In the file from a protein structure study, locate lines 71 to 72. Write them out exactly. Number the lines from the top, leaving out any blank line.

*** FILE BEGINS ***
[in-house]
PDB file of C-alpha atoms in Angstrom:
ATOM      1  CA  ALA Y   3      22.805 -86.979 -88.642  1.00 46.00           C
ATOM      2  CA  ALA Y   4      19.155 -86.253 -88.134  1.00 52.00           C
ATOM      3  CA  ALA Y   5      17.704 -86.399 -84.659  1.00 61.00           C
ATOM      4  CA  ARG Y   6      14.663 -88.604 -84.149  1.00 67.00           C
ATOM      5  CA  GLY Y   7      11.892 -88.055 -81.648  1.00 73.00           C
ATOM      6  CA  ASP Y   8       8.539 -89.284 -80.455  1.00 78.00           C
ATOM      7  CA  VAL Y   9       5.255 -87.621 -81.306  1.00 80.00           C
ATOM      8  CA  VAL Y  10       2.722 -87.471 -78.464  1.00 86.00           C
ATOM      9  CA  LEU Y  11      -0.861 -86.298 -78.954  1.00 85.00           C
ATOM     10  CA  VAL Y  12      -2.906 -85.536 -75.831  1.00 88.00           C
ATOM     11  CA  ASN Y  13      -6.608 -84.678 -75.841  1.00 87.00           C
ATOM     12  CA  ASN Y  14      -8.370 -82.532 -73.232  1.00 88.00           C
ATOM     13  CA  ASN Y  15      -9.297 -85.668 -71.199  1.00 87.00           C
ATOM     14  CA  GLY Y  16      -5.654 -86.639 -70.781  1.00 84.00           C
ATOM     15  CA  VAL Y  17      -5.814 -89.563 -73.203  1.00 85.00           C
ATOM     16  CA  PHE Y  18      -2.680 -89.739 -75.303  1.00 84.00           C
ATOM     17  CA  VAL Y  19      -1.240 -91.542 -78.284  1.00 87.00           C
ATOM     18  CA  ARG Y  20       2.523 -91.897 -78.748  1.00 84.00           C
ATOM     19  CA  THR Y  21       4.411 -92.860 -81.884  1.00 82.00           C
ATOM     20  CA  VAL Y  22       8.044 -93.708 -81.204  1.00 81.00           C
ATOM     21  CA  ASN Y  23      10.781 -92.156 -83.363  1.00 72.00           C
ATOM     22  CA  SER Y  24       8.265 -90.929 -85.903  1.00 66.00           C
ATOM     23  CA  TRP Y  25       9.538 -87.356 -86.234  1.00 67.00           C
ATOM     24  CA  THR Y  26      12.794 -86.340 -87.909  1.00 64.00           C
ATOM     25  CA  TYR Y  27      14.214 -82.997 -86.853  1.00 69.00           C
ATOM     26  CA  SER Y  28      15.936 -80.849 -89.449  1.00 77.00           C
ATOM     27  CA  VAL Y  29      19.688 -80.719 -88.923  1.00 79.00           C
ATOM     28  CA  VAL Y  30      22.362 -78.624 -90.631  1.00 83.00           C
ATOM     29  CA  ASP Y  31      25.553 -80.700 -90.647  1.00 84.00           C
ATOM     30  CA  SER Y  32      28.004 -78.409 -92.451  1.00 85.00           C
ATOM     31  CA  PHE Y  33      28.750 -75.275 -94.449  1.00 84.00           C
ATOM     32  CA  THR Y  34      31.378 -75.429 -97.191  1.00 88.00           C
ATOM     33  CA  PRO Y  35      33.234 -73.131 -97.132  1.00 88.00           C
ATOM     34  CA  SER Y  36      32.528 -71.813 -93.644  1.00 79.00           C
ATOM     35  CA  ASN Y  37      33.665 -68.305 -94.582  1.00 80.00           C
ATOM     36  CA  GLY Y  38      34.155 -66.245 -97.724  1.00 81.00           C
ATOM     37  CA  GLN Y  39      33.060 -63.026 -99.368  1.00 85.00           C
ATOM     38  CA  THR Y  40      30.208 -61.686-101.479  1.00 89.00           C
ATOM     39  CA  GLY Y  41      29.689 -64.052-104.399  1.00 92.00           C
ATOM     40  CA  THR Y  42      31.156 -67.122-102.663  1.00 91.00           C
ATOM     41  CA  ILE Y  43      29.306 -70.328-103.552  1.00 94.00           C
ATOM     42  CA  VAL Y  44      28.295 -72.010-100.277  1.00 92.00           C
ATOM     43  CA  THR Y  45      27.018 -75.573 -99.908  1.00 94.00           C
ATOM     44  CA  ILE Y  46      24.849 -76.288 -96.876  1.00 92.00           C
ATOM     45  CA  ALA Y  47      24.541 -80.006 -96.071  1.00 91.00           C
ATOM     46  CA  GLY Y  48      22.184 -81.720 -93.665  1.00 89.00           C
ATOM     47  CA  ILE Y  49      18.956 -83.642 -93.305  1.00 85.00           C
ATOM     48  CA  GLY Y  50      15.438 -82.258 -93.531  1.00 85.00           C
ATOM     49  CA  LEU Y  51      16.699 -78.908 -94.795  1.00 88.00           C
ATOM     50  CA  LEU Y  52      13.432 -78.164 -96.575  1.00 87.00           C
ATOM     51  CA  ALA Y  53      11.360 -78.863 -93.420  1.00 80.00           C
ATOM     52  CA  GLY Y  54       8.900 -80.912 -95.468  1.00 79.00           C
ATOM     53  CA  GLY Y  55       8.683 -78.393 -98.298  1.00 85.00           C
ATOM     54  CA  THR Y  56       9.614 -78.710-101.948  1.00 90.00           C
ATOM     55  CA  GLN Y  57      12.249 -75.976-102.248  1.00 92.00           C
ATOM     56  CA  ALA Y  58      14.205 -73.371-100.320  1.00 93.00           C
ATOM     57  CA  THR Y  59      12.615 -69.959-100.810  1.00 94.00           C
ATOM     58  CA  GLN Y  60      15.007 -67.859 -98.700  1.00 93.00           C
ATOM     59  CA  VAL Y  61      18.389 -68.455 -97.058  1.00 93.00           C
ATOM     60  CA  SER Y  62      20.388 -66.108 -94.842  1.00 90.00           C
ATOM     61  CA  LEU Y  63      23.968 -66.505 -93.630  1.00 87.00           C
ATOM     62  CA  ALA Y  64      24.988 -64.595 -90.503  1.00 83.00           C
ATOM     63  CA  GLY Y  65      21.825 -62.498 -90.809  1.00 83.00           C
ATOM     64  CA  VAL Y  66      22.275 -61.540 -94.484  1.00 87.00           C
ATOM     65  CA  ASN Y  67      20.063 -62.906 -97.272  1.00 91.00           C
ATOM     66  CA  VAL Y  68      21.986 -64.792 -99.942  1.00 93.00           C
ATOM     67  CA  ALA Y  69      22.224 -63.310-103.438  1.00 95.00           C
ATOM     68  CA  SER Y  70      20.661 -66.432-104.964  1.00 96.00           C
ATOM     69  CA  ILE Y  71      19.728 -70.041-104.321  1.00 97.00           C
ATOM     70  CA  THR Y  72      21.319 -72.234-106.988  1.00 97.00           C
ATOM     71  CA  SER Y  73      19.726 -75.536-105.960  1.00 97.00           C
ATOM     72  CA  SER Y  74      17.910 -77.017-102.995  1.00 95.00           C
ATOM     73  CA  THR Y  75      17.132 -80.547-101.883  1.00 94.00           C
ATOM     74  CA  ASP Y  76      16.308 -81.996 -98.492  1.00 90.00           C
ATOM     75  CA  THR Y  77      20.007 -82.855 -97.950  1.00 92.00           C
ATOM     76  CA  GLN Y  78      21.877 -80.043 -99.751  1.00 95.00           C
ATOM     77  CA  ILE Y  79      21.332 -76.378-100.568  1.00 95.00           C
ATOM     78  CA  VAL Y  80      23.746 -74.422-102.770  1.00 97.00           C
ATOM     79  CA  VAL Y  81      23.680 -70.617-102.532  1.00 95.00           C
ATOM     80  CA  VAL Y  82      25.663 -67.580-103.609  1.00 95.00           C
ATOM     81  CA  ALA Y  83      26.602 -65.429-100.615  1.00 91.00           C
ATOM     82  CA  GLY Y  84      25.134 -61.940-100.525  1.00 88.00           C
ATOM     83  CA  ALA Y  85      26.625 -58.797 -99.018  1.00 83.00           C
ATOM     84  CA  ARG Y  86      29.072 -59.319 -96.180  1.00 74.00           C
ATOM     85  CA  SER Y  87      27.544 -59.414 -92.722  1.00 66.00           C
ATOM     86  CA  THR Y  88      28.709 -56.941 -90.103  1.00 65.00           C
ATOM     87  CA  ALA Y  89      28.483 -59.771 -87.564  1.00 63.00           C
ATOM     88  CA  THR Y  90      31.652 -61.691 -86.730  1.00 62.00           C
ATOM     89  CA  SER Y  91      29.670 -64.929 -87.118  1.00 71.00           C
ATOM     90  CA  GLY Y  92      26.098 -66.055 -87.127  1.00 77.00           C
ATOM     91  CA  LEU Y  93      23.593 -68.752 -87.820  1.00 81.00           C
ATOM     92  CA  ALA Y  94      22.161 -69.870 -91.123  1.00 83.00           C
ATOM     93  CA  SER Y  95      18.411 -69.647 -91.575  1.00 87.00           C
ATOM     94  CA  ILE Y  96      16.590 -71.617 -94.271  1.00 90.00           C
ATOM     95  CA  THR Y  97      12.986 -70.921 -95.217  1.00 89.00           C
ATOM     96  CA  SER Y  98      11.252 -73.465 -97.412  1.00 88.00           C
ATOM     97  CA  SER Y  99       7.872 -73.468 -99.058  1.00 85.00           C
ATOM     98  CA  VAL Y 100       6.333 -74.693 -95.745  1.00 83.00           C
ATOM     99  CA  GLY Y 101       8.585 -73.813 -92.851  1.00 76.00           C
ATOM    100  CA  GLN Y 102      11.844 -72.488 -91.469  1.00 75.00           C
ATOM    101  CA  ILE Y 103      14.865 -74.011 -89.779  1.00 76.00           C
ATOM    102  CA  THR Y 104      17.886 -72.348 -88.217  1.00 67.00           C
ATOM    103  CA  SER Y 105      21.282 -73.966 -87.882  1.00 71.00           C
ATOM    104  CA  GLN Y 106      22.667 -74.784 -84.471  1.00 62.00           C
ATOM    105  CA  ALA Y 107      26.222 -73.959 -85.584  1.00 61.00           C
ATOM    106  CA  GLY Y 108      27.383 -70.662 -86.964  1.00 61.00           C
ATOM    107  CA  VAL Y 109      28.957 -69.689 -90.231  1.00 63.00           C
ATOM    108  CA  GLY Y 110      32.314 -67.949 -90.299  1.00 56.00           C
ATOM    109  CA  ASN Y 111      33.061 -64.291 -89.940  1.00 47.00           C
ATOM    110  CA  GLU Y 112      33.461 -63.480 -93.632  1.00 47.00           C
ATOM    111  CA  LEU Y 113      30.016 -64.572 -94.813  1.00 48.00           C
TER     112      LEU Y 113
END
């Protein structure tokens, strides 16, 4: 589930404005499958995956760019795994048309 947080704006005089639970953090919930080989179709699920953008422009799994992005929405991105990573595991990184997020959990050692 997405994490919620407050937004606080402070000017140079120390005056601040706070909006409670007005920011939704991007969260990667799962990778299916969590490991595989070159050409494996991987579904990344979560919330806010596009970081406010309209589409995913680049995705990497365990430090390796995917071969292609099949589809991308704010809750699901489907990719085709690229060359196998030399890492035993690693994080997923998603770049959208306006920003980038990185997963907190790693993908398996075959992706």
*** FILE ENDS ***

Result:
ATOM     69  CA  ILE Y  71      19.728 -70.041-104.321  1.00 97.00           C
ATOM     70  CA  THR Y  72      21.319 -72.234-106.988  1.00 97.00           C